Regardless of your savings situation, do a quick inventory of the money that you do have, and think about what bills and payments are necessary, which can be postponed, and which things are easily cancelled for now. Have a look through your direct debits and standing orders and cancel any unnecessary subscriptions or things you don’t use. Councils are starting to offer council tax breaks for those who have lost work because of the crisis, so speak to them early and find out what help you can get.

Call your creditors and arrange payment breaks, most are now offering some sort of help, whether that’s a payment holiday, reduced or interest-only payments. You can also speak to your landlord or mortgage firm to ask if a payment holiday is possible. Again, do this as soon as possible so you know what your options are, don’t wait until you just can’t pay. By applying for a mortgage holiday properly, it shouldn’t impact on your credit rating, but if you just cancel the direct debit or don’t make the payment, it will.

  1. Find out what you’re entitled to

The government has now announced a self-employed rescue package that has left many freelancers, and those with Limited Companies, in the lurch and quite confused about what they’re entitled to.

At the time of writing, petitions have already been set-up to lobby the Chancellor to offer more support for the self-employed and those running their freelance businesses as Limited Companies. On the flip side, some self-employed freelancers will be able to access up to £2,500 per month.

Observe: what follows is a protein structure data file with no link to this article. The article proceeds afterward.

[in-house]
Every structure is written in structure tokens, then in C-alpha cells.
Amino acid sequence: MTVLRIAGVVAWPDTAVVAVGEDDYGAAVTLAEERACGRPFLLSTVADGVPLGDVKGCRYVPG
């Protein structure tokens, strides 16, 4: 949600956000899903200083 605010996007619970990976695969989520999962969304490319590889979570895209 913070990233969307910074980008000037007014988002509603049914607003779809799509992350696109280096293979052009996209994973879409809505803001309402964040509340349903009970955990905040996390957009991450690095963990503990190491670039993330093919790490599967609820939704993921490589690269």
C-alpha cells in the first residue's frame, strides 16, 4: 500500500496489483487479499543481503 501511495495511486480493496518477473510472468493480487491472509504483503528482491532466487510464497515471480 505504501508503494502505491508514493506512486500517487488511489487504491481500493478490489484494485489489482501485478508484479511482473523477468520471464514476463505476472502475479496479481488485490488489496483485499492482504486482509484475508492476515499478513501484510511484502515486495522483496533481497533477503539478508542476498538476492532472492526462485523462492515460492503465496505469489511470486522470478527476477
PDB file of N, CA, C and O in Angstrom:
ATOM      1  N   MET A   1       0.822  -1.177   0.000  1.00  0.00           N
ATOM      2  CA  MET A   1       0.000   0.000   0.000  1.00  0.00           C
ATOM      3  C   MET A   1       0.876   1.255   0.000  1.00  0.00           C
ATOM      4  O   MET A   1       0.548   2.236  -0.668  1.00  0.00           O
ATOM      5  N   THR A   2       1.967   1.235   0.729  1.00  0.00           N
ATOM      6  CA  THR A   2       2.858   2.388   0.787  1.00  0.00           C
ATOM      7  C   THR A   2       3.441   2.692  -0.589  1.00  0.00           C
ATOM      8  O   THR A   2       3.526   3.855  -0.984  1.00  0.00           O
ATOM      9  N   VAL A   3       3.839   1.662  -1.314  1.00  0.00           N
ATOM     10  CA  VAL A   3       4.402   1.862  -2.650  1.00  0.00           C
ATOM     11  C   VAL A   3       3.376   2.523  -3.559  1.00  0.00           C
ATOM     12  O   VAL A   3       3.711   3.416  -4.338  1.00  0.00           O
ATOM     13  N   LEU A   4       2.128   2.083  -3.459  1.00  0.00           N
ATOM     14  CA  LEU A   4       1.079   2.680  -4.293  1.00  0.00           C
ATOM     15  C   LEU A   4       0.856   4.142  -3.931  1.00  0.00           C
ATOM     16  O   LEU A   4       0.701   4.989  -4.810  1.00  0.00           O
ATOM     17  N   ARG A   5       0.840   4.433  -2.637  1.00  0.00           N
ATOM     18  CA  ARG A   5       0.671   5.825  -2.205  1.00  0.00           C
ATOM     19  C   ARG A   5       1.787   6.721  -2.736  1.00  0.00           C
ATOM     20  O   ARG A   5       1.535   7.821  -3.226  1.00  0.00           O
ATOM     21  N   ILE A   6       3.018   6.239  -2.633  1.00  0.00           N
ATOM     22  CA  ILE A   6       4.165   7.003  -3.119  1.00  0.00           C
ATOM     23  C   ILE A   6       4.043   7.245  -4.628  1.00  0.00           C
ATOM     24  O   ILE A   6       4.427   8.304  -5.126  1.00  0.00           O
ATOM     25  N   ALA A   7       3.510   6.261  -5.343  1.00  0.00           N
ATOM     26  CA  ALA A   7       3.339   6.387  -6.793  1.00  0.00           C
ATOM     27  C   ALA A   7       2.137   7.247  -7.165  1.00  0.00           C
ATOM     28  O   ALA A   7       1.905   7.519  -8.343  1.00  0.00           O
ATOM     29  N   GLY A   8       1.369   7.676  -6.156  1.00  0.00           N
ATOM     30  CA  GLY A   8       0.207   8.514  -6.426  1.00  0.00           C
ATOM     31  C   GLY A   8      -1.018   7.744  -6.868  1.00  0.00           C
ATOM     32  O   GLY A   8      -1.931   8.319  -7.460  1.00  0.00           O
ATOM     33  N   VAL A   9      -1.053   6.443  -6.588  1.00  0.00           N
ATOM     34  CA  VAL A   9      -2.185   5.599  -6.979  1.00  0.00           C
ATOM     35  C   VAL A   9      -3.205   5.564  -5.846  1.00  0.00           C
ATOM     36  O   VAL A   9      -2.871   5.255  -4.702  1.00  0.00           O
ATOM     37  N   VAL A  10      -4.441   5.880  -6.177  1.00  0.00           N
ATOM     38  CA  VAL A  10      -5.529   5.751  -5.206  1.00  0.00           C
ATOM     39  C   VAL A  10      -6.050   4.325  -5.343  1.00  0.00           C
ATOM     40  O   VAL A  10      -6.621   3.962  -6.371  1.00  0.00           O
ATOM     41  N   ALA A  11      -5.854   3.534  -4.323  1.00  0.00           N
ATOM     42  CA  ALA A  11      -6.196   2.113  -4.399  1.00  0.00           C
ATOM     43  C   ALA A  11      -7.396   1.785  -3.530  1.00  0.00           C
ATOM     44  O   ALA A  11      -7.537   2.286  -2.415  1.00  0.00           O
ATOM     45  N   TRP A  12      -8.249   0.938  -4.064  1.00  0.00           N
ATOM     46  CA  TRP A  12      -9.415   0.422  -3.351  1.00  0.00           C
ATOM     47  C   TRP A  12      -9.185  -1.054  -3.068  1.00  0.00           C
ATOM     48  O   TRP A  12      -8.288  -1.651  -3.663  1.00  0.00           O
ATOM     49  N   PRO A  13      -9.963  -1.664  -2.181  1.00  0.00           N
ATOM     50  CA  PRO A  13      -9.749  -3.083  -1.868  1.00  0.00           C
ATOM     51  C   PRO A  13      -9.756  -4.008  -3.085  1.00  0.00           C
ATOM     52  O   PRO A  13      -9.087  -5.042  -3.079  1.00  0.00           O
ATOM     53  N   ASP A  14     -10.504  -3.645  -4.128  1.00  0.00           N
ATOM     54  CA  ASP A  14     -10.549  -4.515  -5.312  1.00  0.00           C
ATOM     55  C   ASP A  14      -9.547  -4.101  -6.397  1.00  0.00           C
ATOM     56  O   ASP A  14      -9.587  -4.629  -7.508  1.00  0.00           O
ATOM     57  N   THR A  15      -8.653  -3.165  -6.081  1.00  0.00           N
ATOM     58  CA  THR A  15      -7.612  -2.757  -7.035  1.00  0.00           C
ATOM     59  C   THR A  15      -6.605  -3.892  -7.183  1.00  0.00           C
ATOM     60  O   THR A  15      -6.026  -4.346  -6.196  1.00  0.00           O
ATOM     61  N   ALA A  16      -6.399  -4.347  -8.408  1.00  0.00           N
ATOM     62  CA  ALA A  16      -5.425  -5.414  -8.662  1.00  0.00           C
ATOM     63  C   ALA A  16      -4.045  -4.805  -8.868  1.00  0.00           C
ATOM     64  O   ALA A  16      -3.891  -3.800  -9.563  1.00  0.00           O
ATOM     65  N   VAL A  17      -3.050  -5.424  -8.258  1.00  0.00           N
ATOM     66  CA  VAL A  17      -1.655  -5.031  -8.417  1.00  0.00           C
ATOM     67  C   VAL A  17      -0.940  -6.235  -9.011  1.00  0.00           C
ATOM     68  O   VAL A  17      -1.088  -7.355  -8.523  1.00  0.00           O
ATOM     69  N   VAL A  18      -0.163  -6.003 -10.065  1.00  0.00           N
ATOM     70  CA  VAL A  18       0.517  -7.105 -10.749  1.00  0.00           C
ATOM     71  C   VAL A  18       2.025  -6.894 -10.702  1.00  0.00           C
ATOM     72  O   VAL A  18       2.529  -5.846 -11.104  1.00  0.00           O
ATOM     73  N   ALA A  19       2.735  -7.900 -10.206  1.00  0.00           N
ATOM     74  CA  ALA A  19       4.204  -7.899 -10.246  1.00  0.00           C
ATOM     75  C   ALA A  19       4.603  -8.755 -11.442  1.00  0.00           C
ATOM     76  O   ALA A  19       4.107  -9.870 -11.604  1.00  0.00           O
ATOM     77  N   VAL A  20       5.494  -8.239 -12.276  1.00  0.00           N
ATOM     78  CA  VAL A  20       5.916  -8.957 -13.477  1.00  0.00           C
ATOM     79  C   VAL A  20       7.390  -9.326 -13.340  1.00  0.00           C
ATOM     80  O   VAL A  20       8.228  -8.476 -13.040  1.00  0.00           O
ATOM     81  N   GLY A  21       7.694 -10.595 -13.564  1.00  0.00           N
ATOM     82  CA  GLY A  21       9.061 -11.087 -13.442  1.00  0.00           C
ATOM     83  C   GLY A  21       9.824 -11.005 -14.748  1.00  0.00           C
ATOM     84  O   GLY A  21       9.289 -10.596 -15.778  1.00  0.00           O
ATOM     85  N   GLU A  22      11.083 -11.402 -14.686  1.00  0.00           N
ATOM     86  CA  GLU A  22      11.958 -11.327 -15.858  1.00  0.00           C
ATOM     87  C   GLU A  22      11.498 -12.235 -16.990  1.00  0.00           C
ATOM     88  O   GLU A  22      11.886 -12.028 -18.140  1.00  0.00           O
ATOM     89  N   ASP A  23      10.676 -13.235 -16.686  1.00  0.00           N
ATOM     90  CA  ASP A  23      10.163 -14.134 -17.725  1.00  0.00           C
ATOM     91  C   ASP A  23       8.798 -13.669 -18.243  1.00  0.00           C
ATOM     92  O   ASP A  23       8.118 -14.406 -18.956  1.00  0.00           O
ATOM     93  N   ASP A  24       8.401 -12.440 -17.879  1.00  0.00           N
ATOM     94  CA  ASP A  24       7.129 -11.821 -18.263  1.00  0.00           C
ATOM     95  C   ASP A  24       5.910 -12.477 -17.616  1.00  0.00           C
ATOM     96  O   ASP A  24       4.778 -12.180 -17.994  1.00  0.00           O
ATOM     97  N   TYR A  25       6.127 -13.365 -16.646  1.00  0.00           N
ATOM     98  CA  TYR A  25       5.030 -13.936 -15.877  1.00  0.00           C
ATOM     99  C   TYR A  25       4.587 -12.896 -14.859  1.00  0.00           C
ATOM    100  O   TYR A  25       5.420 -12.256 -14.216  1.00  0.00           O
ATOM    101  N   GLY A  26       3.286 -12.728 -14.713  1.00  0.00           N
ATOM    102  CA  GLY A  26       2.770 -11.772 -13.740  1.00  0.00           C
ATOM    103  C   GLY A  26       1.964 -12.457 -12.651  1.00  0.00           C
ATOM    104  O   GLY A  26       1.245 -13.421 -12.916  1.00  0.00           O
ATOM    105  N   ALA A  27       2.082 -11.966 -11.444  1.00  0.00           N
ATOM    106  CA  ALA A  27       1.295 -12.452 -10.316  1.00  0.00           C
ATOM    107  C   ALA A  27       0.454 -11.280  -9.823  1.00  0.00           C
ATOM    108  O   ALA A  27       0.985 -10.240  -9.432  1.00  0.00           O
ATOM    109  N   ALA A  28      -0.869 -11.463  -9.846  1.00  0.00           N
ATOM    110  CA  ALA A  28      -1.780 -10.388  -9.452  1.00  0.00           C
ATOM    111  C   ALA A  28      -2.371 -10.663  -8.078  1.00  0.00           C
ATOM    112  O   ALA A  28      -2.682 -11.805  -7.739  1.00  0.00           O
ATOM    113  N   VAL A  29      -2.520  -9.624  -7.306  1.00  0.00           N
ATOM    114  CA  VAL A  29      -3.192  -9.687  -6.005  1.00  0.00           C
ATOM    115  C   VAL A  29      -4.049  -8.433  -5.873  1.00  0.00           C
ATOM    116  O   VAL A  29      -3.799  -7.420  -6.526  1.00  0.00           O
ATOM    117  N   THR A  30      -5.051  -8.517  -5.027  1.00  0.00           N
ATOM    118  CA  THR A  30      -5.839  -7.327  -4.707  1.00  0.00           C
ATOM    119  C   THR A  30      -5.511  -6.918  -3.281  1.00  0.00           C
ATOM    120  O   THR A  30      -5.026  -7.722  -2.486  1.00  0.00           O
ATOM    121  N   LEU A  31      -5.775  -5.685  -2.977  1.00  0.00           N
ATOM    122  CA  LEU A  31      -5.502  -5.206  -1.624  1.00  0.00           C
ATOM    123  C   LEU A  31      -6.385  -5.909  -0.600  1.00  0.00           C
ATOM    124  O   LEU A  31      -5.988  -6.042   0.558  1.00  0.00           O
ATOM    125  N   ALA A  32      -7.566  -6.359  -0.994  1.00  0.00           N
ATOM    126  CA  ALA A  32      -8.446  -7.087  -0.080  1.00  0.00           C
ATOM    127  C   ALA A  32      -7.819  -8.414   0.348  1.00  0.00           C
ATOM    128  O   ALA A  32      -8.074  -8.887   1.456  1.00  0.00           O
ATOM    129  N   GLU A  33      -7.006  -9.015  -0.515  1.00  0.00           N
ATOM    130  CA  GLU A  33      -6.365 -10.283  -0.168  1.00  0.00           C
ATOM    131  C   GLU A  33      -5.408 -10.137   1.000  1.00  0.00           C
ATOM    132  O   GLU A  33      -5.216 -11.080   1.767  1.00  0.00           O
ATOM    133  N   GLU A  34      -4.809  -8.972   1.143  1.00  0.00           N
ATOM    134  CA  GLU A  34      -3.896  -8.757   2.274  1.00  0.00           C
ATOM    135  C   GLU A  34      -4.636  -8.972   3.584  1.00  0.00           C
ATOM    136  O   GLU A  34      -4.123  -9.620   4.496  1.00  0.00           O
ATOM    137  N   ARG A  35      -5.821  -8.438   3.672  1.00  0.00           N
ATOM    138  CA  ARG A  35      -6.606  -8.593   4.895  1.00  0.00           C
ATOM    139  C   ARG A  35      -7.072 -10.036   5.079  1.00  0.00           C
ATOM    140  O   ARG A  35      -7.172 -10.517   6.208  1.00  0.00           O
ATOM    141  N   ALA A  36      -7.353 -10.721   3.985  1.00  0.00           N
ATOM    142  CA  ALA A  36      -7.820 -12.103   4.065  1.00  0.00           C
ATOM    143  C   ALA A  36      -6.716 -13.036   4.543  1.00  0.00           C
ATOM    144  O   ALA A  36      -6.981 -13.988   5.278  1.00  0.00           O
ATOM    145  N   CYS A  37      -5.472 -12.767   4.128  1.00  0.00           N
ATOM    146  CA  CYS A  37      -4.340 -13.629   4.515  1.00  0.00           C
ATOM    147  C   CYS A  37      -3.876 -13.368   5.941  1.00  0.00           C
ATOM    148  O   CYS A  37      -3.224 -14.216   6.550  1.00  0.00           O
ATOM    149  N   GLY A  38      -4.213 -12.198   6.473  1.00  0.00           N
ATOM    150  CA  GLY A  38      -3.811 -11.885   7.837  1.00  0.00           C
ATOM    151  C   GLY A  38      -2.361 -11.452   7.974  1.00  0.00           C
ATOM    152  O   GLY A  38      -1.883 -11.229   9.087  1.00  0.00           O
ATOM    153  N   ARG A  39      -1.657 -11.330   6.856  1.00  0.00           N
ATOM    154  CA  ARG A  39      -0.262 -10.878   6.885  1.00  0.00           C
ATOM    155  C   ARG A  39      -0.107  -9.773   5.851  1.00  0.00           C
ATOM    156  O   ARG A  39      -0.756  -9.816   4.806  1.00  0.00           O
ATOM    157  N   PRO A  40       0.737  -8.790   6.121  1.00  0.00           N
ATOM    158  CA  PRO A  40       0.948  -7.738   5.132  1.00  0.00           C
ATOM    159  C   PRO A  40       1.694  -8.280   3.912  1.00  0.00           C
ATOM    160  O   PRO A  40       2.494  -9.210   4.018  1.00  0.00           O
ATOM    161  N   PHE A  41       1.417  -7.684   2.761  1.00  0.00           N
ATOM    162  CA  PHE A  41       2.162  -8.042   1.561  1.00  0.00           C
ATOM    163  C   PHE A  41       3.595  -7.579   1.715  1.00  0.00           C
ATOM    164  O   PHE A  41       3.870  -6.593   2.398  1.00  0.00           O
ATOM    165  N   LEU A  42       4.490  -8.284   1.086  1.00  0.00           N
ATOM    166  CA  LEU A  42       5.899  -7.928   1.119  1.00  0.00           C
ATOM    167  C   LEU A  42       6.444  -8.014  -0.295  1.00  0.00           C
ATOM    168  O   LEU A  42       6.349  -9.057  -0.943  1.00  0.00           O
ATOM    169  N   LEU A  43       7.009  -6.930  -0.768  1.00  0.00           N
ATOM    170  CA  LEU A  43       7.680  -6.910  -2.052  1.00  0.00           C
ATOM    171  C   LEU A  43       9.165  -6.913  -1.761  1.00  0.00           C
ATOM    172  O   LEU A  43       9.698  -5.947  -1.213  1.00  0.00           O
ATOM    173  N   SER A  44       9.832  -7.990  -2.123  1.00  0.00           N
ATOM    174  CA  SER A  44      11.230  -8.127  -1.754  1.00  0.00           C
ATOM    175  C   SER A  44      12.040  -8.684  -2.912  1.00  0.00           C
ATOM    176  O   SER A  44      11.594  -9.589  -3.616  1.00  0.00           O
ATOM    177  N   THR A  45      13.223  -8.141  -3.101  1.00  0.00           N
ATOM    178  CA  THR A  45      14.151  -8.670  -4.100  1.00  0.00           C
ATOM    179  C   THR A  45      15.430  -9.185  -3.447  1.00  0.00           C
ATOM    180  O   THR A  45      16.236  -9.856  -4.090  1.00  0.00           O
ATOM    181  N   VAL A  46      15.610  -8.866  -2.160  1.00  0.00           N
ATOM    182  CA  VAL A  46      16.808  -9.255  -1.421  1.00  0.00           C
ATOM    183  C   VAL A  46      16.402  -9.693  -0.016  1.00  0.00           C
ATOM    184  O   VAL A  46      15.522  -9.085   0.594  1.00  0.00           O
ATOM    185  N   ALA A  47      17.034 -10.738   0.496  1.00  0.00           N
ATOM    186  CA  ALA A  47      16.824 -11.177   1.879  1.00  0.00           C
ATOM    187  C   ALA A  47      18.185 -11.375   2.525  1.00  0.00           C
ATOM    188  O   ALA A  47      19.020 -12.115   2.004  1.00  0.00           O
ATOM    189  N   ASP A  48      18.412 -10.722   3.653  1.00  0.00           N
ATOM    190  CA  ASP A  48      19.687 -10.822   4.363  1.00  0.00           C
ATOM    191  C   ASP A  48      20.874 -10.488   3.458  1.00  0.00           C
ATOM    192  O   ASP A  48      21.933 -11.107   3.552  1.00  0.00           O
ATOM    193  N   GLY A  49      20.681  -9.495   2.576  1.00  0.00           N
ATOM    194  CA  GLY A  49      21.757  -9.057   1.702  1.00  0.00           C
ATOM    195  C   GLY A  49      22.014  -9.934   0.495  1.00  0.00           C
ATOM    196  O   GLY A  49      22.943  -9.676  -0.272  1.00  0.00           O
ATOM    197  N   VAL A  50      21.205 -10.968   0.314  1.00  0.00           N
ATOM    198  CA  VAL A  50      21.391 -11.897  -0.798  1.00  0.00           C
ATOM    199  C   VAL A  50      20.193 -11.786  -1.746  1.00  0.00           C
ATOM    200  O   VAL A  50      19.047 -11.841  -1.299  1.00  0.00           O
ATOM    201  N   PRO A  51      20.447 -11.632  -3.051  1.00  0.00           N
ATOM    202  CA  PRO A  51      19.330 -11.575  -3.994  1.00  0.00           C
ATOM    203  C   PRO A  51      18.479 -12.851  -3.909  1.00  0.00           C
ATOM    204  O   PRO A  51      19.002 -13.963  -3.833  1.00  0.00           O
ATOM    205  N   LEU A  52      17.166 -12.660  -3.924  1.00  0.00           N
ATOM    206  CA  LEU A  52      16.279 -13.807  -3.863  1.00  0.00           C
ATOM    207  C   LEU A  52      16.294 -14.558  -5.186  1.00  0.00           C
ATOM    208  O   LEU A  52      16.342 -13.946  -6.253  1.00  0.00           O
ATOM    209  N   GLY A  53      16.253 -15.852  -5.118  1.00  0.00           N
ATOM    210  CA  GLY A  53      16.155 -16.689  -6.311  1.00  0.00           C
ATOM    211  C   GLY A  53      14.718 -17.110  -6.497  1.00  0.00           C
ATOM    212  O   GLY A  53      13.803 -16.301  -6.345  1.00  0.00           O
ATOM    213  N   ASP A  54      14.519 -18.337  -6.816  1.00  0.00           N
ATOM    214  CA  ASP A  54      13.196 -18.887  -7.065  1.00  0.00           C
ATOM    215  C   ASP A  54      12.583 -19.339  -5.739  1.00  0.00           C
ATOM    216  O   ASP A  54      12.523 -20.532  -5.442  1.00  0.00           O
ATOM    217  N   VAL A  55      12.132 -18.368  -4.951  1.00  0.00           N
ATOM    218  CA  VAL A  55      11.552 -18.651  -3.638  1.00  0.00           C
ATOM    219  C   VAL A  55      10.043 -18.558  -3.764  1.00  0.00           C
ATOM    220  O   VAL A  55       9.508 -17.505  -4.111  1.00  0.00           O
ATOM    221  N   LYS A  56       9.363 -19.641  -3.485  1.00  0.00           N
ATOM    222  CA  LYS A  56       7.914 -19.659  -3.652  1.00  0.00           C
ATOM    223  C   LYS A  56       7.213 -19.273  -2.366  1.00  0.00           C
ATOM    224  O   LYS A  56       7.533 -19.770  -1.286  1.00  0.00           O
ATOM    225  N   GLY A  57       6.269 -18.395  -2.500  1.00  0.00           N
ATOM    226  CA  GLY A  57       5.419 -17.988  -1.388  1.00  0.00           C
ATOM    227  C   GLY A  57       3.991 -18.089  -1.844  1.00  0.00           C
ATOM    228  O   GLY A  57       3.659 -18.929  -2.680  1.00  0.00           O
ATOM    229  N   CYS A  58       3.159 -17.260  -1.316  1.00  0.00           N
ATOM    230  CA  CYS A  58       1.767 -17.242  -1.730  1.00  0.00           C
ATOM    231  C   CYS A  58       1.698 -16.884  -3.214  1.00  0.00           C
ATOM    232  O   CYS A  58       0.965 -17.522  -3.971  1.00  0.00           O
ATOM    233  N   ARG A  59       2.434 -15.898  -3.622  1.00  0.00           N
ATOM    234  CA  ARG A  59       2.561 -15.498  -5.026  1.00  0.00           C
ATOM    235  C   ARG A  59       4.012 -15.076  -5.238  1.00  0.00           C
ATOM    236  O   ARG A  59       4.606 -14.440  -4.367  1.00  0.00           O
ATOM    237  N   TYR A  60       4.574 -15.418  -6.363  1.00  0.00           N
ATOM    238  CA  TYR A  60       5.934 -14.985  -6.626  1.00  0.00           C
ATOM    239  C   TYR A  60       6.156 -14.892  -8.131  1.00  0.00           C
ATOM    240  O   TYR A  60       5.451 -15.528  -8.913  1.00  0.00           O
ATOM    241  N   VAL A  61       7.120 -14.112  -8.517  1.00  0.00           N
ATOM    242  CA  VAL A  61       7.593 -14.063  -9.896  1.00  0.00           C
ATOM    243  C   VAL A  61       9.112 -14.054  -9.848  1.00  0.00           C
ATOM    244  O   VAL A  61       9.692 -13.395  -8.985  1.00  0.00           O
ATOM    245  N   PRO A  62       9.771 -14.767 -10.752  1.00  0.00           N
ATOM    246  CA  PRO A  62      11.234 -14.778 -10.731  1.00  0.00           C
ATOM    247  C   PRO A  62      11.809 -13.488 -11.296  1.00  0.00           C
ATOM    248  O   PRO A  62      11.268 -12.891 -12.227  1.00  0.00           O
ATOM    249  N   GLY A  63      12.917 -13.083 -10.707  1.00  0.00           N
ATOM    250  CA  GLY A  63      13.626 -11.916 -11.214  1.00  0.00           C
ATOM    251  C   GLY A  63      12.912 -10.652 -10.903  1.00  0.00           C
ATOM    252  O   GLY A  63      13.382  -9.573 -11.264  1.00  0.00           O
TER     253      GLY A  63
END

Financial support options currently include the Coronavirus Business Interruption Loan which will be delivered by the British Business Bank, however some applicants are reporting that you must have a turnover of over £100k ,which won’t be the case for most freelancers.

For the self-employed not eligible for statutory sick pay, Contributory Employment and Support Allowance will be payable, at a rate of £73.10 a week if you are over 25, for eligible people affected by Coronavirus or self-isolating in-line with official advice. This will be payable from day one of sickness, rather than day eight which is usually the case.

To summarise the help that freelancers can claim:

For sole traders – Income support, Universal Credit, Self-assessment/tax deferral scheme and a taxable grant of up to £2,500 per month depending on profits (available from June) and possibly the Business Interruption Loan.

For Directors of Limited Companies – It has now been confirmed that you can furlough yourself and claim 80% of your PAYE salary but NOT dividends. Directors will also be able to defer tax and VAT and those in premises already receiving small business rates relief will be eligible for a grant of up to £25,000. The Business Interruption Loan may be an option depending on your turnover and Universal Credit for those who don’t pay themselves a PAYE salary.

You can read more about the ever-changing government support for small businesseshere.

  1. Help each other